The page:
Monday, January 2, 2023

Even Though We're Adults volume 5 (Manga Review)

A woman with shoulder length dark hair stands sideways looking out at the world over her right shoulder in 3/4 profile
    I'm still not sure what to make of the series "Even Though We're Adults" by Takako Shimura, and the same goes for volume 5. 
    Disclaimer: I love both her series "Sweet Blue Flowers" and "Wandering Son" even though many would call her writing uneven and a bit problematic in ways, and maybe even raise concerns about her legitimacy as a writer not knowing for sure what her personal sexual/gender identity is and whether she has any business writing about LGBTQ characters. I frankly don't care if she is a cis-woman (and I'm not saying Shimura-sensei is, just that it wouldn't matter to me if she was or was not) because I find so much connection with those two series and they are so personally meaningful to me as a trans-lesbian. As I mentioned to an acquaintance once, I like her writing because her characters and stories are messy. They aren't "perfect" LGBTQ spokespeople, their lives don't neatly fit into media and agenda friendly boxes. To me, that's what makes them more real and the complexities of their experiences resonate. 
    But I can't quite figure out if "Even Though We're Adults" rises quite to the heights of those earlier series. 
    As you may know, this focuses on a married young woman who develops a relationship with a single young woman and then needs to decide what on earth to do with that. In the early volumes (light spoilers), Ayano eventually tells her husband about Akari and the three even meet up. This didn't strike me as the way anyone in this situation would handle things. But eventually Ayano does ask her husband for a divorce.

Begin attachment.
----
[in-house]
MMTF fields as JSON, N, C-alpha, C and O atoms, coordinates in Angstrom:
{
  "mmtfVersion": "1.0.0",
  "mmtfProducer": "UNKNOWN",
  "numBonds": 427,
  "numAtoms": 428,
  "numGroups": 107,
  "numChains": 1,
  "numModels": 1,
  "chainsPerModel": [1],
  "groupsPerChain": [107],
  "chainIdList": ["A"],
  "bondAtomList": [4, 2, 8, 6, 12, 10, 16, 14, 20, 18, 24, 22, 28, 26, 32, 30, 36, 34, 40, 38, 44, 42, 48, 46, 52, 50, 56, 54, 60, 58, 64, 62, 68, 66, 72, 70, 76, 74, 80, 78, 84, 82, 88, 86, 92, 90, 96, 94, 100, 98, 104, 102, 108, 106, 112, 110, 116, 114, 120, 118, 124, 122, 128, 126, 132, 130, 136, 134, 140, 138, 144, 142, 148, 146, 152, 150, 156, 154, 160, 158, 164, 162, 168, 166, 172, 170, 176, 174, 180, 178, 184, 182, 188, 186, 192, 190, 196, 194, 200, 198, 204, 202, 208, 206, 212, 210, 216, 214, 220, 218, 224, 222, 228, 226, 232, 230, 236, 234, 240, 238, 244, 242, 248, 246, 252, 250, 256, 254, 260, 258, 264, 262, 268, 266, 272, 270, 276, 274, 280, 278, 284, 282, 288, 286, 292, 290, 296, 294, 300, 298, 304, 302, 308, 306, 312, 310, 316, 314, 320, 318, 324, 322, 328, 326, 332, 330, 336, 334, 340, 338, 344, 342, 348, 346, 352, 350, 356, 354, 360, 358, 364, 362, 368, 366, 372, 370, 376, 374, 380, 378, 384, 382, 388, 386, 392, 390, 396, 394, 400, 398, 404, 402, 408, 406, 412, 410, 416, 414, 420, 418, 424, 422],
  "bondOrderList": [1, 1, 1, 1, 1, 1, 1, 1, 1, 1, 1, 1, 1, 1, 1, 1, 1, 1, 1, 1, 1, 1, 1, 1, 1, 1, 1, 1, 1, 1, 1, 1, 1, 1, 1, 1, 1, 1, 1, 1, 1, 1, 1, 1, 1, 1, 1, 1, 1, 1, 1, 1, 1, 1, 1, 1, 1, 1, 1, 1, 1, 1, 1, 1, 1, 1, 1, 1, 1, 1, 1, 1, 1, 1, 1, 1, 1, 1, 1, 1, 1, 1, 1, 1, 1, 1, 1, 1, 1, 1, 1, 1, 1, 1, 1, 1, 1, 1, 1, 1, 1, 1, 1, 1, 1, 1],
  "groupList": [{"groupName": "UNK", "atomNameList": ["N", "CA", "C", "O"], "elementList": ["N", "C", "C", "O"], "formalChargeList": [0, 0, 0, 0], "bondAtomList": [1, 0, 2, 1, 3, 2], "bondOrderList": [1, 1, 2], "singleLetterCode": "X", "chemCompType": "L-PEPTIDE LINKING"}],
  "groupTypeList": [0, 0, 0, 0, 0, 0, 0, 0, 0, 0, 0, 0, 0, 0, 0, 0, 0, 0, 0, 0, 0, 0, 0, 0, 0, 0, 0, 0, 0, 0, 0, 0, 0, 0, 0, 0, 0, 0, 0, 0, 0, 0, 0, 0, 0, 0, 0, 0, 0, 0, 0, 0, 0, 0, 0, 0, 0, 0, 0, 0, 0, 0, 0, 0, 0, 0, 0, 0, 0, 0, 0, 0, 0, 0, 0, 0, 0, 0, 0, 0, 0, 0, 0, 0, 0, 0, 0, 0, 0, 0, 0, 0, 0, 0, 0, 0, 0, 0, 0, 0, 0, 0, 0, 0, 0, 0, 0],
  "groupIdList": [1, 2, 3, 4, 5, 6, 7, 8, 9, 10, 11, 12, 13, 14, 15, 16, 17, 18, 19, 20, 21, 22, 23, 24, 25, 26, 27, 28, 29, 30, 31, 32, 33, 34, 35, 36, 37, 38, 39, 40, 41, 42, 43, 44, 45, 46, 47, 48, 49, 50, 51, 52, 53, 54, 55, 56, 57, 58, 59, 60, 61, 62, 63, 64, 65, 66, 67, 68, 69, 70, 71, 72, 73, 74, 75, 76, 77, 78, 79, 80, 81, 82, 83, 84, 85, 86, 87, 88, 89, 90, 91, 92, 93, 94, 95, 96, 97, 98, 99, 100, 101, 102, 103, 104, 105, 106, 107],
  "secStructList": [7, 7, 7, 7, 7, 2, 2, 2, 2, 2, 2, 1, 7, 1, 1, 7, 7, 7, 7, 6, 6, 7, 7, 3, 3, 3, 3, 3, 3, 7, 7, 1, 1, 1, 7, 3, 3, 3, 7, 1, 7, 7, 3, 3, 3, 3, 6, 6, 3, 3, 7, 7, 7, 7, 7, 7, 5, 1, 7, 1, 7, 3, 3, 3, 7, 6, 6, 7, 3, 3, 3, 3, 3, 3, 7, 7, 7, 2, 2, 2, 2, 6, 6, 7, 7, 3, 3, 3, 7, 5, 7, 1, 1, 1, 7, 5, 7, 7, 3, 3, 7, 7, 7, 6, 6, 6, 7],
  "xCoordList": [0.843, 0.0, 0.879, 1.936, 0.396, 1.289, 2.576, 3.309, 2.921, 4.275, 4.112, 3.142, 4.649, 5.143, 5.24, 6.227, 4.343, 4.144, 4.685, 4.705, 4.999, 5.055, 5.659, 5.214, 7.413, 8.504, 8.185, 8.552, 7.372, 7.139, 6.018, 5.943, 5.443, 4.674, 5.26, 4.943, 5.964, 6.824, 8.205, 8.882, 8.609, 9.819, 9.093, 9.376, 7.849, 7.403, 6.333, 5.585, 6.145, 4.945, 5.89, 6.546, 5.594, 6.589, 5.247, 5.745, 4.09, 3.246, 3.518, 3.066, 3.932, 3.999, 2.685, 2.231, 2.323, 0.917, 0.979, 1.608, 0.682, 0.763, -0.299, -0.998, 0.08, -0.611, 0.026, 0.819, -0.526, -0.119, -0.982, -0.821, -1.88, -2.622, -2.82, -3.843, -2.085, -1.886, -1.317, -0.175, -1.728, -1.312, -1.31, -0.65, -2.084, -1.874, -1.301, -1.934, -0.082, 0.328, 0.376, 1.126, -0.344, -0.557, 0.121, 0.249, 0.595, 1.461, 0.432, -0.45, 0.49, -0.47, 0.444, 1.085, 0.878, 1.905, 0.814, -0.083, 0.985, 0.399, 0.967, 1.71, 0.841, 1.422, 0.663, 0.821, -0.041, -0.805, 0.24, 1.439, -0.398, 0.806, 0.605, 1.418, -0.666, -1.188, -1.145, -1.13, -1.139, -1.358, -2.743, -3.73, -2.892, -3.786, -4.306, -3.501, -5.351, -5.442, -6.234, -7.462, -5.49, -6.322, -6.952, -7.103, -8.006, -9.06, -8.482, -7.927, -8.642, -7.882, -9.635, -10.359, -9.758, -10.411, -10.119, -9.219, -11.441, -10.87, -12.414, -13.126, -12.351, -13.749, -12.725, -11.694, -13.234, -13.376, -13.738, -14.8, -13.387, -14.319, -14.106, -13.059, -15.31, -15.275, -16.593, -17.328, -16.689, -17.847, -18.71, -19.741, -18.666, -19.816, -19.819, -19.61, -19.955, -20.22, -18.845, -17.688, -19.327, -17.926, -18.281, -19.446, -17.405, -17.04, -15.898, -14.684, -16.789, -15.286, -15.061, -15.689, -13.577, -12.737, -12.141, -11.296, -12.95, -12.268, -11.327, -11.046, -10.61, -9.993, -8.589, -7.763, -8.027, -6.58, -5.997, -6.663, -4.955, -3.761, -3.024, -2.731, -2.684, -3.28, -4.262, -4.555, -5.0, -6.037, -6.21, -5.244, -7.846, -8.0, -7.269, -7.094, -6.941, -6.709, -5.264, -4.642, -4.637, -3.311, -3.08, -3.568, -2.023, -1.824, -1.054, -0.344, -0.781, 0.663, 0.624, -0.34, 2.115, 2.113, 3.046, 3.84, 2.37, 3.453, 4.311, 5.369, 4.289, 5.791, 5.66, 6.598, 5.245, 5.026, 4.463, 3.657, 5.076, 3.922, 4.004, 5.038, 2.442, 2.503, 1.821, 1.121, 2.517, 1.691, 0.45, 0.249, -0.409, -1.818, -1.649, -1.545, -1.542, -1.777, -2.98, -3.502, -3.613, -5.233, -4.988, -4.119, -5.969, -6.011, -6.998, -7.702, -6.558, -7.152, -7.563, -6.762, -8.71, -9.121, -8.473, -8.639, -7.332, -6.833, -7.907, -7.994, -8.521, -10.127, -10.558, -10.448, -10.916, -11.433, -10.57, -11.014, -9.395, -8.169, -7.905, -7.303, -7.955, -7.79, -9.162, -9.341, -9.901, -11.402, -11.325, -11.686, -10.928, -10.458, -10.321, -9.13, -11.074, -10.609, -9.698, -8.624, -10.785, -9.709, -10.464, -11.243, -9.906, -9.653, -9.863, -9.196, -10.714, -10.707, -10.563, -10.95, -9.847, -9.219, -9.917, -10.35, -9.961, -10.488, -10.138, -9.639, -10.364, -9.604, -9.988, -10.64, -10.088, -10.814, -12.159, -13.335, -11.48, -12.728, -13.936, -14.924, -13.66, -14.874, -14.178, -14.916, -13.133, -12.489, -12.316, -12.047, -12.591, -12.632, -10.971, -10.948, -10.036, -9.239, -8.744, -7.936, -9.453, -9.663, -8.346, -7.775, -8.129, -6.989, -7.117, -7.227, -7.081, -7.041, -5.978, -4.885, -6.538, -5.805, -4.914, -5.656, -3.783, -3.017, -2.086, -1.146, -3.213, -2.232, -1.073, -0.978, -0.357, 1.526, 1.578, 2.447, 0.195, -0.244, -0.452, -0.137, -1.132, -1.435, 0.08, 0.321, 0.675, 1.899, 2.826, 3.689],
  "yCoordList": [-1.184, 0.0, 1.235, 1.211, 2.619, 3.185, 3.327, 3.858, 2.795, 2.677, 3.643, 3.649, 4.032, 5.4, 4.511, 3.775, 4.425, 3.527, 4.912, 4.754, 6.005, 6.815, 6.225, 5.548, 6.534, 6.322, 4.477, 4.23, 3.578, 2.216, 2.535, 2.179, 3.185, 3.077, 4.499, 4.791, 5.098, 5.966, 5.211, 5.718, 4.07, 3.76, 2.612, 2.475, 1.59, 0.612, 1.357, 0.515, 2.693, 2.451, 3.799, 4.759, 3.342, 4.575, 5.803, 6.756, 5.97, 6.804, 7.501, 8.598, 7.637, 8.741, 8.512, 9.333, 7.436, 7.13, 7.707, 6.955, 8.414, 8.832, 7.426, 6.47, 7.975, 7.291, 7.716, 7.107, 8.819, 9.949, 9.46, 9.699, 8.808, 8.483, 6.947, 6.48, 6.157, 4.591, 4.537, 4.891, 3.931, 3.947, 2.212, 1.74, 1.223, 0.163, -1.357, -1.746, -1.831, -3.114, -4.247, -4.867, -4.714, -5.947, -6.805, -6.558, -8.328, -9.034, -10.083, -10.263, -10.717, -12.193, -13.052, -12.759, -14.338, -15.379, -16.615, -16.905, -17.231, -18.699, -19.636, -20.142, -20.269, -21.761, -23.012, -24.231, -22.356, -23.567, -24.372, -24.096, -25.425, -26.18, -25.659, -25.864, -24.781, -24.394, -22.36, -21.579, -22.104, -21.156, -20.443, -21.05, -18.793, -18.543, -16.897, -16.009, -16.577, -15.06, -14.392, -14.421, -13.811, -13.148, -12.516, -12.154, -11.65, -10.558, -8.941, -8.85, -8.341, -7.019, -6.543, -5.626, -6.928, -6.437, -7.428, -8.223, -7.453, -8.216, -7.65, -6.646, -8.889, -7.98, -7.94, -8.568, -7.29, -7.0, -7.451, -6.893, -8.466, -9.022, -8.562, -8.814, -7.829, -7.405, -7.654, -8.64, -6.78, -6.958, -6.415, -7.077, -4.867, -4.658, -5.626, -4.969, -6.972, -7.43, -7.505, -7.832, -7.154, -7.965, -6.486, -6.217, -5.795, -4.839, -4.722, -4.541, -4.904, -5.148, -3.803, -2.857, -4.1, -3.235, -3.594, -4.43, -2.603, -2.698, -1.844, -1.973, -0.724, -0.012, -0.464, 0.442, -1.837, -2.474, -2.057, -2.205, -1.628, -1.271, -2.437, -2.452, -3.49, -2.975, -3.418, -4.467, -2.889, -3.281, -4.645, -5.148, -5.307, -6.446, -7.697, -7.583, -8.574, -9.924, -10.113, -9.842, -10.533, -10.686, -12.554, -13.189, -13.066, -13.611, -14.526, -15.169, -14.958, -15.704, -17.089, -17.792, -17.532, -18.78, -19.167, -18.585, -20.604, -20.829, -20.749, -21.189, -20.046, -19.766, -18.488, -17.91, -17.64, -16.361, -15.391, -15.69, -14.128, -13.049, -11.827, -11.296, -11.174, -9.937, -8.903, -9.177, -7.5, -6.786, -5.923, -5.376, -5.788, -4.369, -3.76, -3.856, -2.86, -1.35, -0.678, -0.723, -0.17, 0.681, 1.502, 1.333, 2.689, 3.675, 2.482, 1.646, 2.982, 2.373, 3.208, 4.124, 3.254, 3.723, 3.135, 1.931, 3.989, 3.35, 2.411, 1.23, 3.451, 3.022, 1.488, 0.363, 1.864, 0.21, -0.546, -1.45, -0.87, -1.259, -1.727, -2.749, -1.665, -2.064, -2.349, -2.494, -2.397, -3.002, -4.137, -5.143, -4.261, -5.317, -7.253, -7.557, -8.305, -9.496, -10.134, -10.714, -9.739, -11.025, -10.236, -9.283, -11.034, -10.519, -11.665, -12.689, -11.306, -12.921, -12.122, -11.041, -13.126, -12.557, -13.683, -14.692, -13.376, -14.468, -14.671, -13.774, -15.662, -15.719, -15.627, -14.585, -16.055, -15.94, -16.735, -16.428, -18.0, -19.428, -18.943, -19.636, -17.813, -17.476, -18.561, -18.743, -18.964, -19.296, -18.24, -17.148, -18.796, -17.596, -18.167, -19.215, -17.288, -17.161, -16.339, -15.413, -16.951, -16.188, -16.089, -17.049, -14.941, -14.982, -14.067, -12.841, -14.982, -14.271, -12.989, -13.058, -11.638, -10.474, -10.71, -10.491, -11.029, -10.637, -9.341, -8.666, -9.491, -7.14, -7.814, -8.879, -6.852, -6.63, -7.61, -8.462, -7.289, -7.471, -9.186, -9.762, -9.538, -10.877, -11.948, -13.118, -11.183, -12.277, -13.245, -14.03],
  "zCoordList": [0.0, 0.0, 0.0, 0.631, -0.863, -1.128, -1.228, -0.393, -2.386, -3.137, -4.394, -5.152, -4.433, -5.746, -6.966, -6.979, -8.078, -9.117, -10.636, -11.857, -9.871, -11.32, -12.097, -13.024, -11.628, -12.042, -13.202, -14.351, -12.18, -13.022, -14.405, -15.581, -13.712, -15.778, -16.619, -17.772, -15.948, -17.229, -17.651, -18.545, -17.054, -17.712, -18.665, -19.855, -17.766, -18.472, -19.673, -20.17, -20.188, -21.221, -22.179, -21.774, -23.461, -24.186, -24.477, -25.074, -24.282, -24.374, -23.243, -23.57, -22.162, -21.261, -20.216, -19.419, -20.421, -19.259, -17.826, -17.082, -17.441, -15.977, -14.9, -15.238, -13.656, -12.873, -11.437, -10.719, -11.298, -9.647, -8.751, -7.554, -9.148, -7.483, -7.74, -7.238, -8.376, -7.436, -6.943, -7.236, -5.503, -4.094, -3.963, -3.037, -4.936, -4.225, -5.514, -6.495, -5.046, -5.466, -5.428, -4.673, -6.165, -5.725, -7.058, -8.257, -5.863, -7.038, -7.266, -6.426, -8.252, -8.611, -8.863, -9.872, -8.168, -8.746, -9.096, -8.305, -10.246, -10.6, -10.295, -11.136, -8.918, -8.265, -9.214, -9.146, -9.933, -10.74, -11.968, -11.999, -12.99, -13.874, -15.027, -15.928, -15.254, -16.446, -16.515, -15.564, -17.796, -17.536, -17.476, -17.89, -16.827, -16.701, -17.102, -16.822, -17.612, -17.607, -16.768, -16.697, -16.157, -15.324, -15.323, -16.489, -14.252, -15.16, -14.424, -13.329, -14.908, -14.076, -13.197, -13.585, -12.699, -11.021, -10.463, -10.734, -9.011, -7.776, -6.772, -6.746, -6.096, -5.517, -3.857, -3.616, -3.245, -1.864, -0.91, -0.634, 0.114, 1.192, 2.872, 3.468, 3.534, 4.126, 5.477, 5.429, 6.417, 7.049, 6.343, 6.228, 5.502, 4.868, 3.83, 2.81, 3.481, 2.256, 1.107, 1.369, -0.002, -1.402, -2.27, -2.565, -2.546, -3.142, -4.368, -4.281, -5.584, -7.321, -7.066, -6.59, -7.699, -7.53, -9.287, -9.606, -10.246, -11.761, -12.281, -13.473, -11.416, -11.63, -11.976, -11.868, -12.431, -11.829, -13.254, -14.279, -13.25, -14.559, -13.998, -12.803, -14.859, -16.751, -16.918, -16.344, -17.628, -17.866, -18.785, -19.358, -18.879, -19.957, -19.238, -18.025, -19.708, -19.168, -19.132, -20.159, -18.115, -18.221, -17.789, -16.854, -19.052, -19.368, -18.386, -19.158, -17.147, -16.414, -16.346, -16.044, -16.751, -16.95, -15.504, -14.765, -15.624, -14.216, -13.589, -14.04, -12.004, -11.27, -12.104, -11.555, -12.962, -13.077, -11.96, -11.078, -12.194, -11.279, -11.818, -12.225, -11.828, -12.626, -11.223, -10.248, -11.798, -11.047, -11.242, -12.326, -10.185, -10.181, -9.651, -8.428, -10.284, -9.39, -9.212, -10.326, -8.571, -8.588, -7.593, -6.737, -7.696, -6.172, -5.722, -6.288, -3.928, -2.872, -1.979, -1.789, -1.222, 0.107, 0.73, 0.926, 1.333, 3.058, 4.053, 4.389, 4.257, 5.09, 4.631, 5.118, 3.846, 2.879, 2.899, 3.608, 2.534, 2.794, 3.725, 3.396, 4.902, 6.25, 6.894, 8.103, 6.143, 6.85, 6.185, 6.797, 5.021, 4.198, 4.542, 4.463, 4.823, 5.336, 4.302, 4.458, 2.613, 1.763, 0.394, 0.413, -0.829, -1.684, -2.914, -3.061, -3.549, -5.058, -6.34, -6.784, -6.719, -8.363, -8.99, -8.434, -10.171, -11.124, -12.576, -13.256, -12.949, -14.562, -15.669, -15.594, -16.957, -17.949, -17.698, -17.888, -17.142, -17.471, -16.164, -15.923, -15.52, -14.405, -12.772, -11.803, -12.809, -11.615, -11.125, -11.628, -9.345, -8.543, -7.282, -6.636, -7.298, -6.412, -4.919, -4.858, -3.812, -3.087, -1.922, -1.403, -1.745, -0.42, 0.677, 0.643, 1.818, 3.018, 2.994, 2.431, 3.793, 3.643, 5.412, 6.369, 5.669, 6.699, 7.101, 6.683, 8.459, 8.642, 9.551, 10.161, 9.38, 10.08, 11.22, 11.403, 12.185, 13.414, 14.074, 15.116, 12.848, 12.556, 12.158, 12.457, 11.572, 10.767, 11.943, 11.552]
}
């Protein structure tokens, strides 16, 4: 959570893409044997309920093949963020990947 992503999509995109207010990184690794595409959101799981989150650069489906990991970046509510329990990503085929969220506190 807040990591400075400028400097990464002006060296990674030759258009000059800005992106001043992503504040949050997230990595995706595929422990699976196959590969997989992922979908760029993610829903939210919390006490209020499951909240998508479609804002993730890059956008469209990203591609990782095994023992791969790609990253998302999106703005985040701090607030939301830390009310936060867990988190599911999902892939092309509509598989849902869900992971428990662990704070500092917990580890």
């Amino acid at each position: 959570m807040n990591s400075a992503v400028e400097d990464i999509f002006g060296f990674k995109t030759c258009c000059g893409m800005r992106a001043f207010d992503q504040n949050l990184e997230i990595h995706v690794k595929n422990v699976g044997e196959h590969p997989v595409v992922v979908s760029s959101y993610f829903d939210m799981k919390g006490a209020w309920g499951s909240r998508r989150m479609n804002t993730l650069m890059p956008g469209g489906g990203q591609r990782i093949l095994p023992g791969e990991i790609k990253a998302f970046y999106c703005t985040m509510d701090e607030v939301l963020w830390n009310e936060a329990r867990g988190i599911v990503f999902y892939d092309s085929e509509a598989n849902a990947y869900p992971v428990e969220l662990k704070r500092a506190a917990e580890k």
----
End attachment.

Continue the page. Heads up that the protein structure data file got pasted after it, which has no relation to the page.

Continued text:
However, in volume 5, she still has not told her family exactly what is going on with her husband. They think they're just fighting and that's why Ayano is living with her parents. So, her parents continue to invite her husband over for dinner, again and again, and even forcing things a bit further. Wataru, the husband, even pushes things himself with Ayano in one of the most painful moments I've read in a Shimura-sensei work (I won't give it away). That was a moment that hinted at Shimura-sensei's powers as a writer. That scene felt true to me on many many levels. 
    We also see that despite their attempts at creating space, Ayano and Akari can't stay away from each other. But we don't get much of them together in this volume.
    Interestingly, Volume 5 also spends some time with Eri, Wataru (the husband's) sister, and her emotional/social struggles as well as relationship with her mom. I find that the mom is well written, particularly in this volume, as a real and whole person, not a stereotype. And while some of Eri's hikikomori-type ("shut-in") tendencies have been depicted decently throughout the series, the turn her arc takes in volume 5 felt a bit abrupt. However, in that abruptness, Shimura-sensei again creates messiness, which has it's own value yet again. Maybe the abruptness was only a factor of the medium and not wanting to prolong getting to this particular plot point? Maybe it will feel less abrupt if I were to read volumes 1-5 in succession rapidly to catch little changes in Eri that I just didn't remember when reading volume 5?
    Thinking about how I sometimes struggle to fully appreciate manga series when months go by between volumes, only to find more cohesion when I re-read the series all at once, I bet that will emerge with this series too. Even then, I'm not sure it will have the profound effect on me of her earlier two series, but I'm starting to see the messiness I like in her stories/characters. 
    And maybe "Even Though We're Adults" doesn't have to be profound, complex, or genre defining? Maybe Shimura-sensei is just writing a "simple" (for her) story with engaging/messy characters, and that's enough? I'll definitely keep reading because even in it's potential lack of greatness it is still much better than most of the middling shoujo and yuri manga I end up reading (not for lack of trying to find better stuff, trust me, and suggestions always welcome).


Please legitimately purchase or borrow manga and anime. Never read scanlations or watch fansubs. Those rob the creators of the income they need to survive and reduce the chance of manga and anime being legitimately released in English.

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